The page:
Viral Art Matters: Using Internet-Based Artwork to Fortify Academic Efforts

Viral Art Matters: Using Internet-Based Artwork to Fortify Academic Efforts

Alejandra Emilia Iannone (Minnesota Dance Theater & School, Minneapolis, MN, USA)
Copyright: © 2015 |Pages: 12
DOI: 10.4018/IJT.2015070106
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Abstract

Since the 1990s, Internet communications technologies have influenced human activity. Over the last 15 years, a phenomenon called virality—i.e., when content circulates via Internet among an increasingly broad audience at an exponentially rapid rate—has been especially impactful. Only some information achieves virality, so the phenomenon invites reflection. Yet, scholars have failed to adequately address the topic. The literature is especially sparse when it comes to viral artwork. This essay helps fill that gap in the literature by demonstrating the academic significance of viral artwork through comparative analysis of three cases where Internet-based artworks went viral: “Ten Hours of Princess Leia walking in NYC,” “New Beginnings,” and “McKayla is Not Impressed.” The author asserts that viral artwork merits rigorous study because doing so could: first, augment existing research on other topics; second, fortify investigations in philosophy of art; and third, guide the public toward better-informed engagement with viral artwork.
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Introduction

The artworld is transitioning to a digital environment where artists present cutting-edge forms of artwork in Internet spaces. High-level technology entrepreneurs have taken this claim to the next level by asserting that “software is eating the world” (Andreessen, 2011, p.1; O’Hanihan, 2013, p.1). From this altered artworld environment emerges virality, a new phenomenon where information circulates via Internet among an increasingly broad—often global—audience at an exponentially rapid rate.

The contrast between virality and virulence is sometimes lost in ordinary discussion. Since drawing this distinction outright could help sharpen the concepts for future analyses, I will do so. Describing something as virulent attributes to it severe, often harmful, effects. For example, virulent diseases are regarded as infective. The term can also be used to describe cases of bitter hostility, as in the sentence, “It was a virulent attack on feminism.” On the other hand, going viral is a matter of speed and spread. Though viral information could be virulent, it need not be. In fact, most often the opposite is true.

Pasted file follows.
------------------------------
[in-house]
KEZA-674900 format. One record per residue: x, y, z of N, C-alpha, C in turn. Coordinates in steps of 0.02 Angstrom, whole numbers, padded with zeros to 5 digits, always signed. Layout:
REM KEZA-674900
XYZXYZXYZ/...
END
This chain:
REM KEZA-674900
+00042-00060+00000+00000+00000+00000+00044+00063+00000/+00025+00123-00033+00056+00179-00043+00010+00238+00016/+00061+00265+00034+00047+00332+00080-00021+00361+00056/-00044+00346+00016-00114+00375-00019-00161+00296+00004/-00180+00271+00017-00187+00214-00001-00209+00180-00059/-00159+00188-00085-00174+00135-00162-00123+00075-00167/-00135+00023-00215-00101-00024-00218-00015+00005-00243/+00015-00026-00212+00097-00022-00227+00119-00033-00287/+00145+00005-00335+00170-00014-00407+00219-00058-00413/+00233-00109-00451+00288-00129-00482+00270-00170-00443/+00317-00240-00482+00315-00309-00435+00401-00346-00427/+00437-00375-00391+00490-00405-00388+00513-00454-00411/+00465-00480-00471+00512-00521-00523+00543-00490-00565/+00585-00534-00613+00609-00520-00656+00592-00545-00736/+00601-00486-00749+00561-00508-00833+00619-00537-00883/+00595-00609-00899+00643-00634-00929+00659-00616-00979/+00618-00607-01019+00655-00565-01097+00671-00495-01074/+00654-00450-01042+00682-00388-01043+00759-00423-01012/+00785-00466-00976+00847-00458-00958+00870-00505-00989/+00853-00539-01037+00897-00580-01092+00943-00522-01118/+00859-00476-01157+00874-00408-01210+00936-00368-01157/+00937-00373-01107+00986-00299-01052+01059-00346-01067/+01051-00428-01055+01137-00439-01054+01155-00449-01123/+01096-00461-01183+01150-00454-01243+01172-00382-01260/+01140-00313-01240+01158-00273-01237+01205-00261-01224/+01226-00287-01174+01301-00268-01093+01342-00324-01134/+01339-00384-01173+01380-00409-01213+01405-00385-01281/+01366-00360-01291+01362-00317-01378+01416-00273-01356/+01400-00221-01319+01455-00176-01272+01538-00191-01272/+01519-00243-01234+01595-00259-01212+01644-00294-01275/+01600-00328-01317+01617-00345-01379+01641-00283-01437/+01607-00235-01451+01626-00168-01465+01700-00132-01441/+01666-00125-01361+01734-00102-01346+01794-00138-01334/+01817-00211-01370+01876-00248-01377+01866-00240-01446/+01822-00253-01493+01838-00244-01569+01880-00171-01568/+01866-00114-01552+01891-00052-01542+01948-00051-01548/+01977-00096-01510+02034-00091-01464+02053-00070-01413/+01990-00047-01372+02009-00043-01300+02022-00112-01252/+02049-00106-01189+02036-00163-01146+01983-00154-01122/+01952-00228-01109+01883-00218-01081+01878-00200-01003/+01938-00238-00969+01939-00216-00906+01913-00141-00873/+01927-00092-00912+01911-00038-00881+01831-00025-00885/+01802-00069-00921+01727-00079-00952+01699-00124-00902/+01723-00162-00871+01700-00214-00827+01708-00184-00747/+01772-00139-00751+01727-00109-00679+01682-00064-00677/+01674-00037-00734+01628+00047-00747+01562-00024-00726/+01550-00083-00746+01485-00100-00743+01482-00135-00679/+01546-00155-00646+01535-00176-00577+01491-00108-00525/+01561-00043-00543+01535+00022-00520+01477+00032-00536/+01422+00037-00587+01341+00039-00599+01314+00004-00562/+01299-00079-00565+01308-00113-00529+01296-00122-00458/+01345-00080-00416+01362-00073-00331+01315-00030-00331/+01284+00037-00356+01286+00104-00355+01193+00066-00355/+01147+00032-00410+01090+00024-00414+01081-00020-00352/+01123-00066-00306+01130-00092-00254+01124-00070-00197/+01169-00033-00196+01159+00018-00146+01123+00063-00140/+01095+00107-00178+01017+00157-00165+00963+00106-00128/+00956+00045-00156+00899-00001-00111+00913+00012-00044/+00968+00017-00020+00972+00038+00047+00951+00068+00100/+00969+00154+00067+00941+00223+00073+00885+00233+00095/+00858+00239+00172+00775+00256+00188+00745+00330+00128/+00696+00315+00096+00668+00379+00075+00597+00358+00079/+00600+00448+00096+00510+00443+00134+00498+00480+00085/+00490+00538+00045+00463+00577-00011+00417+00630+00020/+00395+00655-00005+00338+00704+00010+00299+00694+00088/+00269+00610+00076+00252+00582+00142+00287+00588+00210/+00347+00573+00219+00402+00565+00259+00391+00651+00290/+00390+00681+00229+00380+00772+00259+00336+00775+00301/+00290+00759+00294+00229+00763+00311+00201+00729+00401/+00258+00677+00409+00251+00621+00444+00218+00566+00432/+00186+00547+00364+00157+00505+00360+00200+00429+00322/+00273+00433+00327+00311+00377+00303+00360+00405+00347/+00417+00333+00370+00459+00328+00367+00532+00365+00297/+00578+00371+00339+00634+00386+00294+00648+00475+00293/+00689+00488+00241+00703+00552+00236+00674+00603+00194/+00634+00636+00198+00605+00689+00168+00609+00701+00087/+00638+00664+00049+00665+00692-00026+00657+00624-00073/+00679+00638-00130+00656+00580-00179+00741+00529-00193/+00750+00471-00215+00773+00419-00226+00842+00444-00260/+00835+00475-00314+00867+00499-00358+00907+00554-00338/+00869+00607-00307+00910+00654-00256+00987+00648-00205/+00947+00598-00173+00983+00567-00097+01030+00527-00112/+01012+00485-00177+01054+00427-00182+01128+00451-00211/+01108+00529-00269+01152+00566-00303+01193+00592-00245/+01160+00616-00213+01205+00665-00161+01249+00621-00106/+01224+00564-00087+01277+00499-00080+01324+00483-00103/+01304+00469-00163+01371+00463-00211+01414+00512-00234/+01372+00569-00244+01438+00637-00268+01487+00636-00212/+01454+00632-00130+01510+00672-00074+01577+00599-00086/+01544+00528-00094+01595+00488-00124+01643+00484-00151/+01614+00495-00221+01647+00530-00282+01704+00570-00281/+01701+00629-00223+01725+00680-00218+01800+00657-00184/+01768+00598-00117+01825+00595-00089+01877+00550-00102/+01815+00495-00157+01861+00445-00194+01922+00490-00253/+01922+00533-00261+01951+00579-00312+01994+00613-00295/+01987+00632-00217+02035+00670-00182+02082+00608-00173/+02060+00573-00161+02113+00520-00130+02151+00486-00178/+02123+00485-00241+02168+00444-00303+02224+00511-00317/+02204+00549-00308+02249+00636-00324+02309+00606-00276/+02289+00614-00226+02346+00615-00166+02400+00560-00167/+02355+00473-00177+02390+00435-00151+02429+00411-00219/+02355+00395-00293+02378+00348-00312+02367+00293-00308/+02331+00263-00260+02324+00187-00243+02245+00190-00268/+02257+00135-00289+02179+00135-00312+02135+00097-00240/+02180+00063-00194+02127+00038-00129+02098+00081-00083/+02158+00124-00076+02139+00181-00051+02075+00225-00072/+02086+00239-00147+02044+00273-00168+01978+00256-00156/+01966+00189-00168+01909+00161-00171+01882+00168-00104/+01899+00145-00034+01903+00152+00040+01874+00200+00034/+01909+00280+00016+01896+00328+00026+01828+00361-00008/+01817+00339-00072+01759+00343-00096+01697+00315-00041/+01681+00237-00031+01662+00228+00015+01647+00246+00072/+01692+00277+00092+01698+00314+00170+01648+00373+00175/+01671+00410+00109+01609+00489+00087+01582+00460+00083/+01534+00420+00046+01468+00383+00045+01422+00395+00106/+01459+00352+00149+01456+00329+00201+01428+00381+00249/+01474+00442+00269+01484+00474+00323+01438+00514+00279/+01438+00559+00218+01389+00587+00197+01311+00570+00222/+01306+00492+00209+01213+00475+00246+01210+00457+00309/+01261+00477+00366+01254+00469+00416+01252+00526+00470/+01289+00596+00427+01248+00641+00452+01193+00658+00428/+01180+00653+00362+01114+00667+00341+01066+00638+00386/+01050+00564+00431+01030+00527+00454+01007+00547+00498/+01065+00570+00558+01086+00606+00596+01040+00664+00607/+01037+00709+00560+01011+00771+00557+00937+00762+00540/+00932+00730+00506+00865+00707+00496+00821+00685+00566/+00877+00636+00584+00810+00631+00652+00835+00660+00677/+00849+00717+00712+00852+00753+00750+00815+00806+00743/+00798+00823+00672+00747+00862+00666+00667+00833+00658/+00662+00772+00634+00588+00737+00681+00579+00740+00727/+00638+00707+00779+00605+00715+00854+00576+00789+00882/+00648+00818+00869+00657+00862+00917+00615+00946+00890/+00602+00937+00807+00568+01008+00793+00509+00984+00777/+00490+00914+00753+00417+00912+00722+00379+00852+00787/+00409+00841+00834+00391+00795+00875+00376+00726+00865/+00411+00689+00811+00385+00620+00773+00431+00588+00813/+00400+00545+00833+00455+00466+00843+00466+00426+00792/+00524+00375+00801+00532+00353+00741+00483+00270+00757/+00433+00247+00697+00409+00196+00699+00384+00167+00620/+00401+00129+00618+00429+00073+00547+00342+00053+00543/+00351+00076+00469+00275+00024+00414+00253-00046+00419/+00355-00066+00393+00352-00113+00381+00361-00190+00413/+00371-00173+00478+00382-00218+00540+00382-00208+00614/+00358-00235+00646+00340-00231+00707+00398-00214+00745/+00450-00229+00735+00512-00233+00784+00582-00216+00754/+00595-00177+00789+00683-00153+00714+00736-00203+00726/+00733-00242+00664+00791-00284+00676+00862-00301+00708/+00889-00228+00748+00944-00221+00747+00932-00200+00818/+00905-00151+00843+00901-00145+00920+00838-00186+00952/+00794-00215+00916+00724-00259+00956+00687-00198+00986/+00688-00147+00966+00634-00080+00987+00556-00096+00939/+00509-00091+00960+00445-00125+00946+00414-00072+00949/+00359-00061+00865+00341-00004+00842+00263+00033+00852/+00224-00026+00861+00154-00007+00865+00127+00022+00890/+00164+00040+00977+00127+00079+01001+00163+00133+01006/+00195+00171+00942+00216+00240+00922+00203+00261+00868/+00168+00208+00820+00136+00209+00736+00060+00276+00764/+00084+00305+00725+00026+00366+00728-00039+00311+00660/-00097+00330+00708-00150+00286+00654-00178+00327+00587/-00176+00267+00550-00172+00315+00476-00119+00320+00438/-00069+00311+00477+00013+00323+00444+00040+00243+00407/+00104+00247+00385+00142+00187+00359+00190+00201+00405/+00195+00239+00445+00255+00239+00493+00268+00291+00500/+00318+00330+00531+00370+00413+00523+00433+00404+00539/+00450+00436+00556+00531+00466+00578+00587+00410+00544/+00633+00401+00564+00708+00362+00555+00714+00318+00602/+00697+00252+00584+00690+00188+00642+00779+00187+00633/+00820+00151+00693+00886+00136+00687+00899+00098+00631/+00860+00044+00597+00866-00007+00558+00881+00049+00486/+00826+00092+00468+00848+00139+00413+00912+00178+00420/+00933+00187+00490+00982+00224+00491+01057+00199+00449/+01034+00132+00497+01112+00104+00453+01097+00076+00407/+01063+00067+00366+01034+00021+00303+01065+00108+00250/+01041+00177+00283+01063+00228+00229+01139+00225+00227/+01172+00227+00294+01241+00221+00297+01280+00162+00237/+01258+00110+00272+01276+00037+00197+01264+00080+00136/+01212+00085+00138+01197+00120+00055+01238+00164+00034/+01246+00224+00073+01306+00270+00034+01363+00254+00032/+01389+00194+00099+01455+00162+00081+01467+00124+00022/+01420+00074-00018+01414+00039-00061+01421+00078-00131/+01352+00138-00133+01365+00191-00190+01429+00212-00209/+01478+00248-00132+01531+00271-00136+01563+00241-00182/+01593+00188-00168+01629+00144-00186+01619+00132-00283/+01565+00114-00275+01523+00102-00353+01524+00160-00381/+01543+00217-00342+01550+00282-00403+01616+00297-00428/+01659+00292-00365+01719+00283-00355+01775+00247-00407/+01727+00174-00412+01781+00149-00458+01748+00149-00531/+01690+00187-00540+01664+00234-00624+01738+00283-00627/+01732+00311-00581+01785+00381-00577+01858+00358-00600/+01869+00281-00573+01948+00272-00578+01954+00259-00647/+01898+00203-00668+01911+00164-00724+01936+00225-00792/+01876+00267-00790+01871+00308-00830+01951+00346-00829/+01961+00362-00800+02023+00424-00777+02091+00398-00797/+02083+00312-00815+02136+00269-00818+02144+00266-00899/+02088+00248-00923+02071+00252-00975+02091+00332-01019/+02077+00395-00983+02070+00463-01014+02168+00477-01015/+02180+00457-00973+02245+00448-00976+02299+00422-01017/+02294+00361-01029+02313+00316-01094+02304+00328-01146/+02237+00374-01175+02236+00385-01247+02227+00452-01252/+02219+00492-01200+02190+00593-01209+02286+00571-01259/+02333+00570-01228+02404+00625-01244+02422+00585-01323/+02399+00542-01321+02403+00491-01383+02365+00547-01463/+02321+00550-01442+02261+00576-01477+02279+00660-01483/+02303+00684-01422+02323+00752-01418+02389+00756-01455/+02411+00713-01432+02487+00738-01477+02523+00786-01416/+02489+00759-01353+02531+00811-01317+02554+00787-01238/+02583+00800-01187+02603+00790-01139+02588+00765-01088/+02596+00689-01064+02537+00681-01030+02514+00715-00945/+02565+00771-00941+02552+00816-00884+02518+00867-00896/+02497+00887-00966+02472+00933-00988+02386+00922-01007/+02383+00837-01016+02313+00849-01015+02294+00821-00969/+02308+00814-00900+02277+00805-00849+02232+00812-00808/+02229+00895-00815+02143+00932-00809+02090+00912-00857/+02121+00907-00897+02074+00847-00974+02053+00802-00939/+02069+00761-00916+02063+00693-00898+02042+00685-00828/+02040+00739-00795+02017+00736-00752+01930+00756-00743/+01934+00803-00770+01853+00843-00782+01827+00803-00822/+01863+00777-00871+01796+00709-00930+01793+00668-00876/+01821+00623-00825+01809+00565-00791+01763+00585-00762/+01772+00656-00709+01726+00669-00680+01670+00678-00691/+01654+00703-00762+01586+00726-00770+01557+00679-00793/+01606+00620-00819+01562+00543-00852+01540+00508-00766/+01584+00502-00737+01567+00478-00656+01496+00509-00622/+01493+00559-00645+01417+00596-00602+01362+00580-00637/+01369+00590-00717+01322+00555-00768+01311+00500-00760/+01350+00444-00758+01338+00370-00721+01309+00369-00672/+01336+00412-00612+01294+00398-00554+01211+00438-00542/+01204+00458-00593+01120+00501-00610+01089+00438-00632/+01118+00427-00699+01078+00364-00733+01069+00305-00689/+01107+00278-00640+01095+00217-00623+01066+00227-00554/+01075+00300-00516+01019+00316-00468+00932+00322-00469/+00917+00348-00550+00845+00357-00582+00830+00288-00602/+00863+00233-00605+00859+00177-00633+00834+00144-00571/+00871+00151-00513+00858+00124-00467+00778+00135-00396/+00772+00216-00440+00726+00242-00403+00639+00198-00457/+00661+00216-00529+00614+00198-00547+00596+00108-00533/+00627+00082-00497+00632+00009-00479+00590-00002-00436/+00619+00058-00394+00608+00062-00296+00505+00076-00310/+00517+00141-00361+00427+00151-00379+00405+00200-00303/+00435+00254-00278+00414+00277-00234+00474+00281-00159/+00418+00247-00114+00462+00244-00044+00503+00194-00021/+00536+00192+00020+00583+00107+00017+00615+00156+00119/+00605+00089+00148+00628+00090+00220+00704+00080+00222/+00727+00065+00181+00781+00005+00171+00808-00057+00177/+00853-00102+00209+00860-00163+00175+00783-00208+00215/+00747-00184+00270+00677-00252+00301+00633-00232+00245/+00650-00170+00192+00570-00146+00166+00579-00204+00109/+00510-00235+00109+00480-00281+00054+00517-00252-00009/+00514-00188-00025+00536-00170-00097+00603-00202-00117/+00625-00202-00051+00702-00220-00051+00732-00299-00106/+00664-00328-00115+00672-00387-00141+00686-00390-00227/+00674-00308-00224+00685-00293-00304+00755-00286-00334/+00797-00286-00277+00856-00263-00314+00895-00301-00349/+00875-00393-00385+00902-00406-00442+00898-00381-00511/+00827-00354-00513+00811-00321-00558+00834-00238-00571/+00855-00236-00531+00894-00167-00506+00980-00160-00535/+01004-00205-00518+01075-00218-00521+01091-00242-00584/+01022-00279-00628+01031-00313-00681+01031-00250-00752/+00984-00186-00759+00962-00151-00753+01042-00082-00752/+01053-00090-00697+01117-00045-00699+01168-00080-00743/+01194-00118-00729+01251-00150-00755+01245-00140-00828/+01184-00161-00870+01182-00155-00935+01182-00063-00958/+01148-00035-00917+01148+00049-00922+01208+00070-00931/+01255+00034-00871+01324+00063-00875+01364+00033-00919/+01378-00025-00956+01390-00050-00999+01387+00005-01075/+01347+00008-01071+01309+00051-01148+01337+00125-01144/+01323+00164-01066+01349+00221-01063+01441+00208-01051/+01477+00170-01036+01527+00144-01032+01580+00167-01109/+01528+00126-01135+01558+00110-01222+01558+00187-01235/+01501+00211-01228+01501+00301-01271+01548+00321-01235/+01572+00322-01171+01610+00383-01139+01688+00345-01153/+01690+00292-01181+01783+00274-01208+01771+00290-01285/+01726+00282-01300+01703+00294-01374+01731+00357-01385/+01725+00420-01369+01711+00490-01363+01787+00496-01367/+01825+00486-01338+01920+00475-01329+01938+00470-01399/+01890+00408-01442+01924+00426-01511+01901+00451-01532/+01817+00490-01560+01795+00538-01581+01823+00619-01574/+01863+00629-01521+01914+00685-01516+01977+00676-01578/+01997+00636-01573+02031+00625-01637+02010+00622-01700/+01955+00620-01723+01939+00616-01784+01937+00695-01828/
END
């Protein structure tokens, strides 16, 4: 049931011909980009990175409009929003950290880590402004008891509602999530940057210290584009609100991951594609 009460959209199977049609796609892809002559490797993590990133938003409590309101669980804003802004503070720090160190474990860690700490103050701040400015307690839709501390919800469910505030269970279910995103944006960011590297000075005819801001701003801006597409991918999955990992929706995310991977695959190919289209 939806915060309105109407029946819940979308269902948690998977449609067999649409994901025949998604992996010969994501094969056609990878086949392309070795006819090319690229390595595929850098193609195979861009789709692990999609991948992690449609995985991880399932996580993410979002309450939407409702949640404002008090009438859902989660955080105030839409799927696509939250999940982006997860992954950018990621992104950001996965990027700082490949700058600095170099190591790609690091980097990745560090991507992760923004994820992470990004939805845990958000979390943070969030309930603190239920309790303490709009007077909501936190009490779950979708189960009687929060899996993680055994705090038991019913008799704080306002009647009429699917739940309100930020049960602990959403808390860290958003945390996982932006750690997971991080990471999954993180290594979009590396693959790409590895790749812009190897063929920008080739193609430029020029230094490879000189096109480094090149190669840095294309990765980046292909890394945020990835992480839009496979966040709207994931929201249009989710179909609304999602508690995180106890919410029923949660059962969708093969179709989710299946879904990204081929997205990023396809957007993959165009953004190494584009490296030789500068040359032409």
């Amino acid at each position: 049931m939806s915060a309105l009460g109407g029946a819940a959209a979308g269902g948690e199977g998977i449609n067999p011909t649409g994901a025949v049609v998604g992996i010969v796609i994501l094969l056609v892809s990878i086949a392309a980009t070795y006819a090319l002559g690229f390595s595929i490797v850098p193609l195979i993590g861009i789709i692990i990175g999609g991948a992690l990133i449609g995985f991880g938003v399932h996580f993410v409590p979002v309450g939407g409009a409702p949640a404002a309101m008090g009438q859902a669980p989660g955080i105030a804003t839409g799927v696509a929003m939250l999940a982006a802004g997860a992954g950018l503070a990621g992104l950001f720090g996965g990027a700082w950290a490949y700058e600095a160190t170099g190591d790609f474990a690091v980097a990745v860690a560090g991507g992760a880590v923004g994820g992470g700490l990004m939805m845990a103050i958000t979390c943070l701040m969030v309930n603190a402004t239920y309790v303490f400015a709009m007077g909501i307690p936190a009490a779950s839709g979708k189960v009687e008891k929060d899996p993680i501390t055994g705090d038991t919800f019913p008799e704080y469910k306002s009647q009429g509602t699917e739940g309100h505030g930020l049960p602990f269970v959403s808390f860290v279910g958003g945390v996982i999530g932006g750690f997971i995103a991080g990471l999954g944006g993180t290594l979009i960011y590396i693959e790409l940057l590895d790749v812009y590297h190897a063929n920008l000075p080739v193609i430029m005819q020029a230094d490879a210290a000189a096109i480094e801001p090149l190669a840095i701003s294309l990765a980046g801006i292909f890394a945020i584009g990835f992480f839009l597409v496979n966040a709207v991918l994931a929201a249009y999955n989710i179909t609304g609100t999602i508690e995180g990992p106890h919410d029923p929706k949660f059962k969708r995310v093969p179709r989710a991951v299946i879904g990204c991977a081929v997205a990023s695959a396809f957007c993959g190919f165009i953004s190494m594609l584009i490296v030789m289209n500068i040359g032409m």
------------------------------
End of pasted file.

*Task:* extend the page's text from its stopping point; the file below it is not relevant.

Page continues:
Only some information achieves virality, so the phenomenon invites reflection. Yet, scholars have failed to adequately address the topic. The literature is especially sparse when it comes to viral artwork. This gap in the literature should not be taken as indication that investigating viral artwork would be fruitless. In fact, pursuing the topic could yield expansive results. The purpose of this essay is to help fill that gap in the literature by demonstrating the academic significance of viral artwork via comparative analysis of three cases where internet-based artworks went viral. Drawing from related research on Internet communications, I will argue for the claim that viral artwork merits rigorous study, given at least the following three reasons. First, rigorous study of viral artwork can augment existing research on other topics. Second, studying viral artwork can fortify investigations in philosophy of art by relating them to the online artworld. Third, scholars could outline aesthetic principles to guide public engagement with viral artwork, thus helping audiences take better-informed looks at the online artworld.

In what follows, I review existing contributions to the academic literature on topics related to viral artwork, namely: Internet communications technology; market research; net-art; and online community development. Also, I point out examples of academic and non-academic investigations that address viral artwork. Furthermore, I suggest that academics have neglected a valuable subject of study. To test my hypothesis that viral artwork merits rigorous study, I analyze three cases of Internet-based artwork that went viral: “Ten Hours of Princess Leia walking in NYC,” “New Beginnings,” and “McKayla is Not Impressed.” These examples guide my conclusion that rigorously studying viral artwork could: first, augment existing research on other topics; second, fortify investigations in philosophy of art; and third, guide the public toward better-informed engagement with viral artwork.

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